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Cognizant steps up business consultancy push in Europe

Cognizant is searching for someone to run its business consultancy operation in Europe as it attempts to emulate the growth rates of its IT services business.

The IT services provider has about 2,500 business consultants globally with all but about 400 in the US and India. The business, which is separate from its massive IT delivery capability, advises customers on business issues, with CIOs as the contact.

Mark Livingston, who heads up Cognizant's business consultancy arm globally and is a former A.T. Kearny employee, says Cognizant cannot run the European business from the US and needs an individual with experience in running a large consultancy.

Business consultancy is route to growth

The company wants to continue its rapid growth and sees business consultancy as the way to do this. Cognizant grew its IT services sales by 43% last year.

He said the company is currently on a major recruitment drive to increase its consultancy resources and is targeting acquisitions of small specialist consultancies. The company has recruited 50 senior consultants globally in the past two years and has made acquisitions including that of UK public sector consultancy PIPC.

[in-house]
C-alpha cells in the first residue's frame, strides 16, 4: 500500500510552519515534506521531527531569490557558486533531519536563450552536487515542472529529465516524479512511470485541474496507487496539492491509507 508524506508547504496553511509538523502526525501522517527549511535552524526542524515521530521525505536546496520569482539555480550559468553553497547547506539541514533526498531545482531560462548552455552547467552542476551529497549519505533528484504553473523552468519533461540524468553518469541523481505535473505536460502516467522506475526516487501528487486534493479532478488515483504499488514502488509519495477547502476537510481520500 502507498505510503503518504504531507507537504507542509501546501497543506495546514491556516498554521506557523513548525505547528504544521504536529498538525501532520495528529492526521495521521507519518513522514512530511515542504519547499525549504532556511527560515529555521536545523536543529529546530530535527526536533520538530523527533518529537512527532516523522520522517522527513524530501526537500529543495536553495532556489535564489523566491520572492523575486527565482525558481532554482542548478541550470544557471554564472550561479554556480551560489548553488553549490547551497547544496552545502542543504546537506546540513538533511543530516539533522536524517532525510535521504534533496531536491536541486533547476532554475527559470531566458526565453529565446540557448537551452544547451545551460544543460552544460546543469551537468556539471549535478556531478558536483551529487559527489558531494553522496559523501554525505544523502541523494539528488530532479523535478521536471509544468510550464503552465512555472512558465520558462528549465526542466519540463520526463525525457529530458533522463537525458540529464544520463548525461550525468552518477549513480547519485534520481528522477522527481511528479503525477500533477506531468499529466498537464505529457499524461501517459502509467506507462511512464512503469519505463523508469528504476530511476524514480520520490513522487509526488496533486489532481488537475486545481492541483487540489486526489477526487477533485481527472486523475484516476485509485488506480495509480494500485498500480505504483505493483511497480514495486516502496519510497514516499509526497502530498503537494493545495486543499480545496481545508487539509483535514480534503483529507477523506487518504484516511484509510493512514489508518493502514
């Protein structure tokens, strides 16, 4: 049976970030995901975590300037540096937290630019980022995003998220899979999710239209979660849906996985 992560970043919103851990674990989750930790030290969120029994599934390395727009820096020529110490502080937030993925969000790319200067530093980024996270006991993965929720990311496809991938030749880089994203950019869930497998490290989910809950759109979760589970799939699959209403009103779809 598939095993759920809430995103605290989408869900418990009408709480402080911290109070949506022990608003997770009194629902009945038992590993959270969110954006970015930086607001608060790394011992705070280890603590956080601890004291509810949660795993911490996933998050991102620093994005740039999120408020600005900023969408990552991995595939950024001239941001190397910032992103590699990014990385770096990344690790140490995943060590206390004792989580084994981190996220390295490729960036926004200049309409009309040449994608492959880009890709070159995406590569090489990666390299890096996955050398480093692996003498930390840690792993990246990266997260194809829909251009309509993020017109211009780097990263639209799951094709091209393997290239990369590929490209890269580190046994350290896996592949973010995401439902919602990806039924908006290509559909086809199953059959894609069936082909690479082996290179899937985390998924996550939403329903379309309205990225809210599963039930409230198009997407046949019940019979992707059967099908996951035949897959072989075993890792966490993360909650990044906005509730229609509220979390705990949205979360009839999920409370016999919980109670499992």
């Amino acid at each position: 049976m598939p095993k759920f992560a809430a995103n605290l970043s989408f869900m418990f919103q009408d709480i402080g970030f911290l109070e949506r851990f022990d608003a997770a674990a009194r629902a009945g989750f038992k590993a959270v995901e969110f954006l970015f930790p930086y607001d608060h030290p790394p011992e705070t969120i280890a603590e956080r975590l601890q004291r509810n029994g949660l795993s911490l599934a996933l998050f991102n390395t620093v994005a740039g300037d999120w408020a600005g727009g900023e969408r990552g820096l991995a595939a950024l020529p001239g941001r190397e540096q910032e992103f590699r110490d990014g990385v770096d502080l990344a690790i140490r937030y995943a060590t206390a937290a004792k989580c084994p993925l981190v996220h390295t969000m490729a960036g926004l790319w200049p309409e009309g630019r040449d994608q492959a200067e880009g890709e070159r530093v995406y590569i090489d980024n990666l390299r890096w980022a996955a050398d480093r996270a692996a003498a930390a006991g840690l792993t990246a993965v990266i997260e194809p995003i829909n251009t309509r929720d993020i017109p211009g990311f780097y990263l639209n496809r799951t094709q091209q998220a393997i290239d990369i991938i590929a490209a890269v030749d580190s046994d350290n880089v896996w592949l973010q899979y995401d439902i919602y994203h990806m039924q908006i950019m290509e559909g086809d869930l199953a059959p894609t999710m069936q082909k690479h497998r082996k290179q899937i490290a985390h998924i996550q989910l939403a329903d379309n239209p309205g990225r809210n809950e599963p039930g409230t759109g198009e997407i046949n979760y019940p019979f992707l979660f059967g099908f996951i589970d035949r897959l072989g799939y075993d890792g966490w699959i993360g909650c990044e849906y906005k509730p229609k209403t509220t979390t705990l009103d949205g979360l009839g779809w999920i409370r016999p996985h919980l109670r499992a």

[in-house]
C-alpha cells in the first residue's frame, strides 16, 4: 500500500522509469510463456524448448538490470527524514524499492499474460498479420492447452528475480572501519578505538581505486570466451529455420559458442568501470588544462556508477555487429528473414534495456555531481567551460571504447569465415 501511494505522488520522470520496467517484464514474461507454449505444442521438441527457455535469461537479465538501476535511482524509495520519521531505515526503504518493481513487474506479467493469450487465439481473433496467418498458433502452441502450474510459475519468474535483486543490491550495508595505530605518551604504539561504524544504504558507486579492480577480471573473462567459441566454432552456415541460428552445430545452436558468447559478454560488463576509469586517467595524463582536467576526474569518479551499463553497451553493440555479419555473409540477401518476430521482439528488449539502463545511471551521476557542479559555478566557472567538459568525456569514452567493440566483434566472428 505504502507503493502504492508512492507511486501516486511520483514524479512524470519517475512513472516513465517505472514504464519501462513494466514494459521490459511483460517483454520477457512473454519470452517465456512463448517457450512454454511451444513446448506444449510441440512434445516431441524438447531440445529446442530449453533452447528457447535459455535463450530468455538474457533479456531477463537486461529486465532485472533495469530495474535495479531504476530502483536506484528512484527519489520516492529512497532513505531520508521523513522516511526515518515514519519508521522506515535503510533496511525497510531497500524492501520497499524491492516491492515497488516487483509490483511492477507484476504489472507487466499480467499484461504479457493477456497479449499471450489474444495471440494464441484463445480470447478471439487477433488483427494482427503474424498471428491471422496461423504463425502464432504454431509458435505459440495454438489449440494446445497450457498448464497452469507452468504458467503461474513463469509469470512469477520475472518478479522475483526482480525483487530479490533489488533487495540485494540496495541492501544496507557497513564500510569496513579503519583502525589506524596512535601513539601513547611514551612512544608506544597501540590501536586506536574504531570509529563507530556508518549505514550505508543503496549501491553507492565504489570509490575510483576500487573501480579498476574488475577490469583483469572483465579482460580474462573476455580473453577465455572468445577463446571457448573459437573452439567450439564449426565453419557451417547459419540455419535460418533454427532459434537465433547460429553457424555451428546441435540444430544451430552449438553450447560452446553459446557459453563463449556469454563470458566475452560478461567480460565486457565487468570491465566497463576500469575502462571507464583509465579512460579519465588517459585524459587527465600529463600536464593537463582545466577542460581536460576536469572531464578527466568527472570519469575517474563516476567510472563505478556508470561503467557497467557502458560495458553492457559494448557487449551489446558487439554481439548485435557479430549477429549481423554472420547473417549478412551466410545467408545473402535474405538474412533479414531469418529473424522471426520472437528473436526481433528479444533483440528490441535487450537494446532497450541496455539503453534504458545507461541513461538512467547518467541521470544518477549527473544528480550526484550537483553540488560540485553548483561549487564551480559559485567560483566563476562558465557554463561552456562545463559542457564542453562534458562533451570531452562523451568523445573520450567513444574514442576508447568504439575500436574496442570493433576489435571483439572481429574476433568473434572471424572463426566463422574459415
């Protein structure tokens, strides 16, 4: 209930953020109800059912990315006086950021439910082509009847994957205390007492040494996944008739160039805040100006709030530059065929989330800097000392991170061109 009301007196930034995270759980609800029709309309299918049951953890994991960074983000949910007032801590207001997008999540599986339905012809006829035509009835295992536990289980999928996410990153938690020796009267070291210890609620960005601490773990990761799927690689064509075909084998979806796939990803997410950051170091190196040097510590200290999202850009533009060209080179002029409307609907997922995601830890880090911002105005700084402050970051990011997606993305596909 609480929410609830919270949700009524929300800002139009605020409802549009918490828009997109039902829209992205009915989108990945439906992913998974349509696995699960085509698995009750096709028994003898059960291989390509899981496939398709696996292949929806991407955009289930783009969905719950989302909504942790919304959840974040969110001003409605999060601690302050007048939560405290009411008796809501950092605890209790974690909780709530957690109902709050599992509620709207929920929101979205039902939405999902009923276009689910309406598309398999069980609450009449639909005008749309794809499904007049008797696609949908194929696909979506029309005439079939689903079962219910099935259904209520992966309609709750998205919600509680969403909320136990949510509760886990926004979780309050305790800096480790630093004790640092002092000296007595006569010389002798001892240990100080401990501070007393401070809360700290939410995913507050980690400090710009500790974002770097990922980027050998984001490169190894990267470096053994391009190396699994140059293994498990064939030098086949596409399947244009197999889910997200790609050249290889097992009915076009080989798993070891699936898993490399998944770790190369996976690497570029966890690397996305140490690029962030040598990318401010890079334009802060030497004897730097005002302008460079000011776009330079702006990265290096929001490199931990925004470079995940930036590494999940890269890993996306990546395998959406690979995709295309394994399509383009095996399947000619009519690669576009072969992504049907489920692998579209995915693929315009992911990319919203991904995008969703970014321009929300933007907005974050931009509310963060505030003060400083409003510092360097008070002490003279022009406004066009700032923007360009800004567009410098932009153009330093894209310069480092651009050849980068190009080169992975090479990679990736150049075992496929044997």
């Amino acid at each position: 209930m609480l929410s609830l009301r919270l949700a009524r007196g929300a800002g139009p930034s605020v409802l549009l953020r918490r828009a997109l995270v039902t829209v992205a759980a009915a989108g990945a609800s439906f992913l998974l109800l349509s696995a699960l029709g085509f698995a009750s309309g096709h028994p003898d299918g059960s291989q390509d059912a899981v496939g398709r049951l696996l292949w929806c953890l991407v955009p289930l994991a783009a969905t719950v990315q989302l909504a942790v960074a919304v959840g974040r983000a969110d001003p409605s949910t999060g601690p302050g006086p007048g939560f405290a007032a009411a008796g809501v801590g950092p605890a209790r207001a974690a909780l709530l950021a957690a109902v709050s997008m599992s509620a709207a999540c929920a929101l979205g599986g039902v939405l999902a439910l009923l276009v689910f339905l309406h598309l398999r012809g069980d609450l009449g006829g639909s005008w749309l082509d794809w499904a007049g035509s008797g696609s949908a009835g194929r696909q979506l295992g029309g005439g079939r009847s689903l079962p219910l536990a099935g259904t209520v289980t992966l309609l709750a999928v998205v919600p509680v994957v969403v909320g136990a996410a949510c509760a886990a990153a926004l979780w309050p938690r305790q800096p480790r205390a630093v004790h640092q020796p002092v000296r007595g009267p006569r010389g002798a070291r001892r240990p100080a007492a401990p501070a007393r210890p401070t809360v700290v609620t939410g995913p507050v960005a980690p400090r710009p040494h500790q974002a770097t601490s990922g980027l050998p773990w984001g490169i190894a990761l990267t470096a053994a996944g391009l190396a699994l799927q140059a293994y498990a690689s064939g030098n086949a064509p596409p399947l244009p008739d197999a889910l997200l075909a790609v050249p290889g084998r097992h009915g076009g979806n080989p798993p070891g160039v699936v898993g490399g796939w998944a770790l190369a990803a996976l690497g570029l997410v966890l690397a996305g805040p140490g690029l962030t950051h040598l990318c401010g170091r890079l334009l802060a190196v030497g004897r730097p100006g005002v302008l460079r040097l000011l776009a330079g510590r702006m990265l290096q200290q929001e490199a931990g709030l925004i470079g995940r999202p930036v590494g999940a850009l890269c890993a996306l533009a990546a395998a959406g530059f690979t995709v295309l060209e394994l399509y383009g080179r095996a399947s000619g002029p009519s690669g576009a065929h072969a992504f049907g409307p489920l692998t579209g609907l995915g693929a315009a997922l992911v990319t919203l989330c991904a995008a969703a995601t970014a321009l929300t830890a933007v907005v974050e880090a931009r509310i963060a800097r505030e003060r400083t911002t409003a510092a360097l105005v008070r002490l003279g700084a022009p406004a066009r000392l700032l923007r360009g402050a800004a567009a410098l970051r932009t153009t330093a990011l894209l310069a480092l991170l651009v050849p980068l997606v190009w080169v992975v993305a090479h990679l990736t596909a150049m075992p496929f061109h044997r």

IBM, EDS and Capgemini, which have already been on this journey, each built up a capability at least partly through acquisition. EDS acquired A.T. Kearny in 1995, Capgemini took over Ernst & Young Consulting in 2000, and IBM bought PwC Consulting in 2002.

Focused on good advice

Cognizant structures its consultancy business to reward staff for good advice rather than set them targets. This is where many IT suppliers that move into consultancy have gone wrong, says Livingston.

"Many IT services firms have built up consultancy businesses, but then give them delivery targets, which means they sell consultancy less and BPO and IT outsourcing more." Cognizant does not reward consultants in relation to delivery targets.

Advising businesses on transforming their operations

An example of Cognizant's approach to consulting is a project known as The Future of Work, which is advising businesses on transforming their operations to meet new demands and harness social and technological changes. These include the fact that over a third of staff and customers of many businesses today are "Millennials" - people born in the 1980s. Other factors are globalisation, virtualisation, the cloud and social media.

"All these things are changing how businesses work," said Livingston." All of this will require a massive workload."

Wipro is another supplier trying to grow its consultancy business. Wipro told Computer Weekly in May last year that it was investing in resources to help customers transform their businesses and that it was targeting senior staff at the big consultancies.


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